The consolidation underway among the world’s leading exchanges is likely to be a precursor to bigger changes in the capital markets that could see exchanges competing with investment banks on some of their own turf, according to a report.

Bearing Point, a management and technology consultancy, says in a global study of capital markets out today that exchanges are likely to compete directly with investment banks by 2015, driven by their need to find new routes to growth and profits.

Peter Horowitz, managing director of Bearing Point Financial Services and one of the authors of the study, said the list of the 10 leading investment banks and brokerages had changed every 10 years since 1985 due to consolidation and heightened competition from commercial banks.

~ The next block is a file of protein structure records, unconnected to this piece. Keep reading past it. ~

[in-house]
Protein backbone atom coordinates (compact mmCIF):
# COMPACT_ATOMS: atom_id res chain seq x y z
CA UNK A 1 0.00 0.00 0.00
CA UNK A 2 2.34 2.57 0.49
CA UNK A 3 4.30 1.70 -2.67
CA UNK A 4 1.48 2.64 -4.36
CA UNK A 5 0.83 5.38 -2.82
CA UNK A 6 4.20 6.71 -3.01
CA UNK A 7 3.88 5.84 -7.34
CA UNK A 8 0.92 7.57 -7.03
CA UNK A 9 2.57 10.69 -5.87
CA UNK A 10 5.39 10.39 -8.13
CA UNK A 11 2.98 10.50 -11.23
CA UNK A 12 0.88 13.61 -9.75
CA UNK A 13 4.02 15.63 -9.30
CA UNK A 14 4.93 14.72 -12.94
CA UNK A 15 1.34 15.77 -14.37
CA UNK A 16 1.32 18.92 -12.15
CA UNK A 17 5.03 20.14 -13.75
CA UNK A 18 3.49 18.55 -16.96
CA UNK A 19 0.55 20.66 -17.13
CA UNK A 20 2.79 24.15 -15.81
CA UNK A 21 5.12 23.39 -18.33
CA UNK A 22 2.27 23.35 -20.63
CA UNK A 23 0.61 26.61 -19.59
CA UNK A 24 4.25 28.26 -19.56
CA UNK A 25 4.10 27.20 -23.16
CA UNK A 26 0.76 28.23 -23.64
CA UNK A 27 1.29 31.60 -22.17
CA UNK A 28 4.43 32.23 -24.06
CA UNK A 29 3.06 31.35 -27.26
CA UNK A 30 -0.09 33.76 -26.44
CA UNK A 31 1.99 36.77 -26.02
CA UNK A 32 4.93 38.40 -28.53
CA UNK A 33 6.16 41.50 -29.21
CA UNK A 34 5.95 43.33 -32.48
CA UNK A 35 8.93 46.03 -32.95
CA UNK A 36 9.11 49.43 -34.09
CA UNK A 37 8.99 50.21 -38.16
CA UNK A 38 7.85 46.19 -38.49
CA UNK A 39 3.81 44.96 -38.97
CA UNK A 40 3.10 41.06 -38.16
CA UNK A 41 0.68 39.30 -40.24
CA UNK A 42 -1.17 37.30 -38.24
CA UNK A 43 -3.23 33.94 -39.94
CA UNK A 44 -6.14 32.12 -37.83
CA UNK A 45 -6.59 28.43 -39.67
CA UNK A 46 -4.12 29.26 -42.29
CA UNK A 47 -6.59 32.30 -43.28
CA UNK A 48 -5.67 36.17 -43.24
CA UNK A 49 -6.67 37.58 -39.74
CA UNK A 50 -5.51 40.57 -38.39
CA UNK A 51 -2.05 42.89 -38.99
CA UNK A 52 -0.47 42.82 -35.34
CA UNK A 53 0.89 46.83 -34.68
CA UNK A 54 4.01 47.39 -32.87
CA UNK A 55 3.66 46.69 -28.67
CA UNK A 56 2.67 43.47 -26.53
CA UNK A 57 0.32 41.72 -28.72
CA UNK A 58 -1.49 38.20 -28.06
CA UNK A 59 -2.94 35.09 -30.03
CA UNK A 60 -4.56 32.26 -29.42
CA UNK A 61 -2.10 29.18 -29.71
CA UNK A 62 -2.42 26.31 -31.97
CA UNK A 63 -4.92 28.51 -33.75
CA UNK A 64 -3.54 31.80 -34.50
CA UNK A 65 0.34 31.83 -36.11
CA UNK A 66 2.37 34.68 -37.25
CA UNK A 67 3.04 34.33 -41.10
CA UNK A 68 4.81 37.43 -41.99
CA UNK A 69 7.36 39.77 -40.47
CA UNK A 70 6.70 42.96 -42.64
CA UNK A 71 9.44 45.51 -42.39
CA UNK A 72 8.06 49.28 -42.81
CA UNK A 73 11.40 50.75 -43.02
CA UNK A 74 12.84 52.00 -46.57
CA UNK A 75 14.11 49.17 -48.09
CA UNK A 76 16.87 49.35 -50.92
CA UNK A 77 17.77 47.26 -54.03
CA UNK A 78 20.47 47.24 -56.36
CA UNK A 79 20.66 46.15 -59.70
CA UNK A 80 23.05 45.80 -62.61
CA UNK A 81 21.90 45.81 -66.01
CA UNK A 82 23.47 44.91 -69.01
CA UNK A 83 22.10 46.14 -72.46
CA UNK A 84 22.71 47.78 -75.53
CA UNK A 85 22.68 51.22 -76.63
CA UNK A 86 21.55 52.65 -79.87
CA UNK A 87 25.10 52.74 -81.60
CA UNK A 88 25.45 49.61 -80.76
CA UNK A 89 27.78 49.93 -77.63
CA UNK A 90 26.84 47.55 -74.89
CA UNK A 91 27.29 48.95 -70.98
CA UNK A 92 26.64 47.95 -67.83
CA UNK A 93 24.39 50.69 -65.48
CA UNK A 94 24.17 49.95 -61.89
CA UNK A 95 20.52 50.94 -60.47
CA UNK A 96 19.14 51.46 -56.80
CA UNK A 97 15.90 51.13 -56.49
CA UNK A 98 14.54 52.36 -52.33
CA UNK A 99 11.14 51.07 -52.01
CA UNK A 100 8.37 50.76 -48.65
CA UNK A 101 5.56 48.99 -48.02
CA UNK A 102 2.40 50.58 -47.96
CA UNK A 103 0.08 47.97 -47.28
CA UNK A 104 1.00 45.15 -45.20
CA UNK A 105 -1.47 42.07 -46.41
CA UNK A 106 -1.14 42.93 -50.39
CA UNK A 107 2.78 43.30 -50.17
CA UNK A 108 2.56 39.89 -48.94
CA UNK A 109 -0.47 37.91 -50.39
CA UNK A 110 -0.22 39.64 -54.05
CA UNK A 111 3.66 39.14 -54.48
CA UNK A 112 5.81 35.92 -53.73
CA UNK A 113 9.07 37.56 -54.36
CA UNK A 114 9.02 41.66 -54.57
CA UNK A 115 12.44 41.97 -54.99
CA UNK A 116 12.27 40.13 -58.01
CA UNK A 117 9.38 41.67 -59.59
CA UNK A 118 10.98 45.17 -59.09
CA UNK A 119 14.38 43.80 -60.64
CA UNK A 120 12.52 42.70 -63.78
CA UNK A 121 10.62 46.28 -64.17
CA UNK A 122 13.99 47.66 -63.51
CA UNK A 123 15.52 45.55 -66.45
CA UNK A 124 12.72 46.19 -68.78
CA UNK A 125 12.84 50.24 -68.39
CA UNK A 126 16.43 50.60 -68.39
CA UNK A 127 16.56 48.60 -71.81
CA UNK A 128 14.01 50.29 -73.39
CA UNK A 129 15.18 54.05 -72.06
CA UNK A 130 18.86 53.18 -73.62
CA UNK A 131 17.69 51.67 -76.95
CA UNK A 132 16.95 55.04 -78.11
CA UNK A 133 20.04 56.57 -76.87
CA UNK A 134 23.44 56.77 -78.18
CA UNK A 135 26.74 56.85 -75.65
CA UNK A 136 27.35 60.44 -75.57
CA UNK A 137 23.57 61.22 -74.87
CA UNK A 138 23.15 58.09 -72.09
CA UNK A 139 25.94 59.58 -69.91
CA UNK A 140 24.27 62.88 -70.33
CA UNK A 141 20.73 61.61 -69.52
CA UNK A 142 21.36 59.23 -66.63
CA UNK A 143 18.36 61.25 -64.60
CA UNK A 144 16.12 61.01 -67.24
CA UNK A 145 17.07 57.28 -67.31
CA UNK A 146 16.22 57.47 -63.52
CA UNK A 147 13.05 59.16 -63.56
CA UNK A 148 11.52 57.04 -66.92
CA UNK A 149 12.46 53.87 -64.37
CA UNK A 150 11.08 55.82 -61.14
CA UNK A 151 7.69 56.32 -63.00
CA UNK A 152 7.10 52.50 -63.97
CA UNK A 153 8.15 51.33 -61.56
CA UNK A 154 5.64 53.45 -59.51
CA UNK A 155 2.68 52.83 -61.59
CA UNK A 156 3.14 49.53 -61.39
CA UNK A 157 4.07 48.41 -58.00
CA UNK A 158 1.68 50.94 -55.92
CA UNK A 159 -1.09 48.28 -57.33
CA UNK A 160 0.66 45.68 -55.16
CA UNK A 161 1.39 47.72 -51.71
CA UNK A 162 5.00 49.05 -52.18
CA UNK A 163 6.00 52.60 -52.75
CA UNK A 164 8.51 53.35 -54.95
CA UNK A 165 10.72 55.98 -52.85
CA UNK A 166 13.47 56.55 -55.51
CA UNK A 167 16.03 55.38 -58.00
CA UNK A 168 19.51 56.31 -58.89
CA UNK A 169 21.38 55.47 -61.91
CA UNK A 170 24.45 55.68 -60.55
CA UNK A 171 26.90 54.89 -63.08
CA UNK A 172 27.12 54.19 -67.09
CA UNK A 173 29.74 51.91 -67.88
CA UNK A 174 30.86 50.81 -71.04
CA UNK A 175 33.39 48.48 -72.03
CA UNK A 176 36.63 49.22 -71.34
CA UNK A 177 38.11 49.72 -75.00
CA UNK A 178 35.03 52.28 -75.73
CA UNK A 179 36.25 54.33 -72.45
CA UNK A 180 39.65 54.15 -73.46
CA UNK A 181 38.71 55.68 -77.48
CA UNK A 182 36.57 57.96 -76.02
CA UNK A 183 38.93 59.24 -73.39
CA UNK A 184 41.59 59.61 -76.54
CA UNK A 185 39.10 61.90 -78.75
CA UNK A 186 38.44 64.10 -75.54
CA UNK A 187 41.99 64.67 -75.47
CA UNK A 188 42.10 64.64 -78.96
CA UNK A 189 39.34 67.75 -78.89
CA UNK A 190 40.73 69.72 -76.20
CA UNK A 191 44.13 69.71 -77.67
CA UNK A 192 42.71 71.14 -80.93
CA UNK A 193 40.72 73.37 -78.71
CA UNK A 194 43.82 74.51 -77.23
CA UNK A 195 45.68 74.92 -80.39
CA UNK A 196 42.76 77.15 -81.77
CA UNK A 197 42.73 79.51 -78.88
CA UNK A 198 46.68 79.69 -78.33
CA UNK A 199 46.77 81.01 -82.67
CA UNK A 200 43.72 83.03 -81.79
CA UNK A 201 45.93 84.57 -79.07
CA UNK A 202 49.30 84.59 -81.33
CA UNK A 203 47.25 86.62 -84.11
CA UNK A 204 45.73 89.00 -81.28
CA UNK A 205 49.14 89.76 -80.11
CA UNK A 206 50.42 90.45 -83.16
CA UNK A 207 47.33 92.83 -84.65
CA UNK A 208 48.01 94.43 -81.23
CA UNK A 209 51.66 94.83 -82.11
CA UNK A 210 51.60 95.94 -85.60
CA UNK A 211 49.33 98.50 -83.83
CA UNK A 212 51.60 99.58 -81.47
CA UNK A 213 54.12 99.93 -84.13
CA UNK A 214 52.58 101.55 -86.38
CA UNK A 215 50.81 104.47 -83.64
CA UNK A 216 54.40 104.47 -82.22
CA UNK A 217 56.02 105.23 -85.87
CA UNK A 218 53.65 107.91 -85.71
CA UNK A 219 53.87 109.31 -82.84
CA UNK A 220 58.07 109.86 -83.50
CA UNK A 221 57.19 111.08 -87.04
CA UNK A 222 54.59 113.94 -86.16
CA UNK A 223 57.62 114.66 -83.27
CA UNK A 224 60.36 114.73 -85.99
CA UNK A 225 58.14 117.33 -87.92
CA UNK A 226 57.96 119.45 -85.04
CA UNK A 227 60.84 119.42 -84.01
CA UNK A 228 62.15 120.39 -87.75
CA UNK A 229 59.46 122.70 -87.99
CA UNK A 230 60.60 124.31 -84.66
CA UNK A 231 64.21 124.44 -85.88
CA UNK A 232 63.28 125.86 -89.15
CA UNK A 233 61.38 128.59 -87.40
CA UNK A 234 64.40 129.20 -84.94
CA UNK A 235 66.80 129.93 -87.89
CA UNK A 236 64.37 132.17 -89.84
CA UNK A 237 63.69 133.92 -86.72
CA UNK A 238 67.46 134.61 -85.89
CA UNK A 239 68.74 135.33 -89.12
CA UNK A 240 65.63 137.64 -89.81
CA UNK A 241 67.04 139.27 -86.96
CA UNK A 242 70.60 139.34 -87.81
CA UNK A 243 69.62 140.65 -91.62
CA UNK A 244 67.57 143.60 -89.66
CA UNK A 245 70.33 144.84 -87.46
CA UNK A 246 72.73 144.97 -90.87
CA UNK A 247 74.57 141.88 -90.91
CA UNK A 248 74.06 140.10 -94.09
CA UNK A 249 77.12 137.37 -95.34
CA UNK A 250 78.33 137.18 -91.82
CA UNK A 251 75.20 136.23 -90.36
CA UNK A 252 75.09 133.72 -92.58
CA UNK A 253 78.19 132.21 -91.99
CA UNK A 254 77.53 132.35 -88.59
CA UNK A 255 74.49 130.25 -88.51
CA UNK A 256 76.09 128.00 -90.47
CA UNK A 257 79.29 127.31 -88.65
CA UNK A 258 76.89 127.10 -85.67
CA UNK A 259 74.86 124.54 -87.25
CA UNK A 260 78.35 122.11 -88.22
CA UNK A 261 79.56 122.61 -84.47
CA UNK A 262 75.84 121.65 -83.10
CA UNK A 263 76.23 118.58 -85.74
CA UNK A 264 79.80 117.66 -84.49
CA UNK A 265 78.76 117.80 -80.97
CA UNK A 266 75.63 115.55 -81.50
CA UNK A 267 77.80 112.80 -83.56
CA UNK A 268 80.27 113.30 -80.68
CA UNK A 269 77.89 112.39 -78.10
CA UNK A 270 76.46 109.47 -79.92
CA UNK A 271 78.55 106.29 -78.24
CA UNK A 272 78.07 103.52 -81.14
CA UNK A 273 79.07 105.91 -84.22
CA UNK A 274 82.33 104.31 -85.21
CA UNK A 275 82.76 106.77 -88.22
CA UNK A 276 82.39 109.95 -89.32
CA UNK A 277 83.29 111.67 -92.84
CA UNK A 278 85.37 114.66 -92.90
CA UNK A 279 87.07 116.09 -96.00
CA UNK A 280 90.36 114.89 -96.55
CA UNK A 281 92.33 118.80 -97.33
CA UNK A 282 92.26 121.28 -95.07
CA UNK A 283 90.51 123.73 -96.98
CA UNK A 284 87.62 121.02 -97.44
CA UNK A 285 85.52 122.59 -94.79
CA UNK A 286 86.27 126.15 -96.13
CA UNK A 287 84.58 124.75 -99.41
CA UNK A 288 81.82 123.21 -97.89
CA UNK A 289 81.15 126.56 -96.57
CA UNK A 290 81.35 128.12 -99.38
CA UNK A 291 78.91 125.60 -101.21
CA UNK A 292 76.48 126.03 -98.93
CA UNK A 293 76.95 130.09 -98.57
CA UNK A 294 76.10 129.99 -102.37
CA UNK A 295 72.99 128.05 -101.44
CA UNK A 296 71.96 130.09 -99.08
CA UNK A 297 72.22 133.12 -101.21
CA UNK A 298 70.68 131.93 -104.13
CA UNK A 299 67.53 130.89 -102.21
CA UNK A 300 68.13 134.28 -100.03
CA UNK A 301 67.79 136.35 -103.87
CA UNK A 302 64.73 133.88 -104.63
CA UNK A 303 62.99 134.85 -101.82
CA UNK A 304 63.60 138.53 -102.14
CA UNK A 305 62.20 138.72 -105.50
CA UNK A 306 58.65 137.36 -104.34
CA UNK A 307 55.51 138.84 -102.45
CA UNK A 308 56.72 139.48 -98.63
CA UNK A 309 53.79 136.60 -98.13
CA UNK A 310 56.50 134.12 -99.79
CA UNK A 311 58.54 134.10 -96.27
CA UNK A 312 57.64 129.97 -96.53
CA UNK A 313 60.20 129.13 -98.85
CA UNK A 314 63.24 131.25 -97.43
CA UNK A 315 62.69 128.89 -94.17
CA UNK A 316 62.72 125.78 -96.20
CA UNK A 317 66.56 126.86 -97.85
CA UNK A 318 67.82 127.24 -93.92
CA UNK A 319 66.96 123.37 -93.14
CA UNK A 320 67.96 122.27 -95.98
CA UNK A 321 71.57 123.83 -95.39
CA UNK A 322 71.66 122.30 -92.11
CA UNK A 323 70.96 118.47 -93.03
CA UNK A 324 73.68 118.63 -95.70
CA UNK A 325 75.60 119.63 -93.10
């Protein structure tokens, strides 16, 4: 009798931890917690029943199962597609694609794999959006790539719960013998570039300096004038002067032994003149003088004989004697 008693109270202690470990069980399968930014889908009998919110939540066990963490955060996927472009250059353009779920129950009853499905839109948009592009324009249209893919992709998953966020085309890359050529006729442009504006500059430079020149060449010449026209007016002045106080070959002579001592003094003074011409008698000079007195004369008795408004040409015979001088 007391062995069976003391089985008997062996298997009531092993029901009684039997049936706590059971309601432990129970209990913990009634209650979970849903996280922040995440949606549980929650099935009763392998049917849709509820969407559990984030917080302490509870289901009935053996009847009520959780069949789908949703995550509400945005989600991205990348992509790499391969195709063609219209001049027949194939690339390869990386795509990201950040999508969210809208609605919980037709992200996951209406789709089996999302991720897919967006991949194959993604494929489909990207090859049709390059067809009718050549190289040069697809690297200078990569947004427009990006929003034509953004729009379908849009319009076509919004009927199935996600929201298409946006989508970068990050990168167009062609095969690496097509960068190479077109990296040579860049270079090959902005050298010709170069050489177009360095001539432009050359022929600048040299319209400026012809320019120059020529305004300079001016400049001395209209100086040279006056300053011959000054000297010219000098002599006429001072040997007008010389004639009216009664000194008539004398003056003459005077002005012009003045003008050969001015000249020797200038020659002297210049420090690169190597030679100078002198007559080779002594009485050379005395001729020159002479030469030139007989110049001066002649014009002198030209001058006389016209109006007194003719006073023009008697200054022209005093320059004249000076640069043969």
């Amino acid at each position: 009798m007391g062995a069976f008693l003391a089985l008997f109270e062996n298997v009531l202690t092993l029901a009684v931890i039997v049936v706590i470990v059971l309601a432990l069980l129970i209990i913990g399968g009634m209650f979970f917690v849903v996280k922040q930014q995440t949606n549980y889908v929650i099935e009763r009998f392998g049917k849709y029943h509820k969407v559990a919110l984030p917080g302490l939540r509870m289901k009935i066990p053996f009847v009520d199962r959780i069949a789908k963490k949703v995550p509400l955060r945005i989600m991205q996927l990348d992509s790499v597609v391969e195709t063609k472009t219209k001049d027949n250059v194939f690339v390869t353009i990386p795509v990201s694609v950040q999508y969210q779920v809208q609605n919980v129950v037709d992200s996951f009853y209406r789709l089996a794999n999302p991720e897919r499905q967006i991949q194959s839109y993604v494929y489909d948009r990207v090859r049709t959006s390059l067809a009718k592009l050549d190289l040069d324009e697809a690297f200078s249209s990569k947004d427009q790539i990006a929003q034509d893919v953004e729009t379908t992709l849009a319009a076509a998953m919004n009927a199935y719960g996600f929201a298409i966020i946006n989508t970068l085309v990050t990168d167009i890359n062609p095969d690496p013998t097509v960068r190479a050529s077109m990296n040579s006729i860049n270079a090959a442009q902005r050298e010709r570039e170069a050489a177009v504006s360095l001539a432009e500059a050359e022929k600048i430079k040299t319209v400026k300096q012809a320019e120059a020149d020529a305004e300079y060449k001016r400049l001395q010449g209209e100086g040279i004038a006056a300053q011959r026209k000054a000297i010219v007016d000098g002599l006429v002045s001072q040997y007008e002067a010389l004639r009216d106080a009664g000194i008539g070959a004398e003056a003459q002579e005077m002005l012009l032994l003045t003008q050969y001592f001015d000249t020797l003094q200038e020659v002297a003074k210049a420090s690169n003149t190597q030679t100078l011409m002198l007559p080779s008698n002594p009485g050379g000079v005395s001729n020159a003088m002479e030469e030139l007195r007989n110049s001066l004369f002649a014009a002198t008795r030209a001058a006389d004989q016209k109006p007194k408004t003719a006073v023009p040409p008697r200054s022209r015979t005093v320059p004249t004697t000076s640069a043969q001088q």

“In 2015, exchanges will enter that top-10 list,” he said.

“We can expect a more dynamic shift over the next 10 years as exchanges, which are searching for profits and growth more aggressively than ever before, muscle their way into the [investment bank] playing field.”

The next step for exchanges would be to lead consolidation of clearing and some back-office functions, he said, which will become utility businesses.

Beyond that, there could be some disintermediation of investment banks as clients look to avoid the hefty fees involved in banks’ traditional role of underwriting and placing securities.

The study, undertaken by Datamonitor, the research group, pointed to the example of Google, which avoided banking fees in its initial public offering by selling shares directly over
the internet to interested investors.

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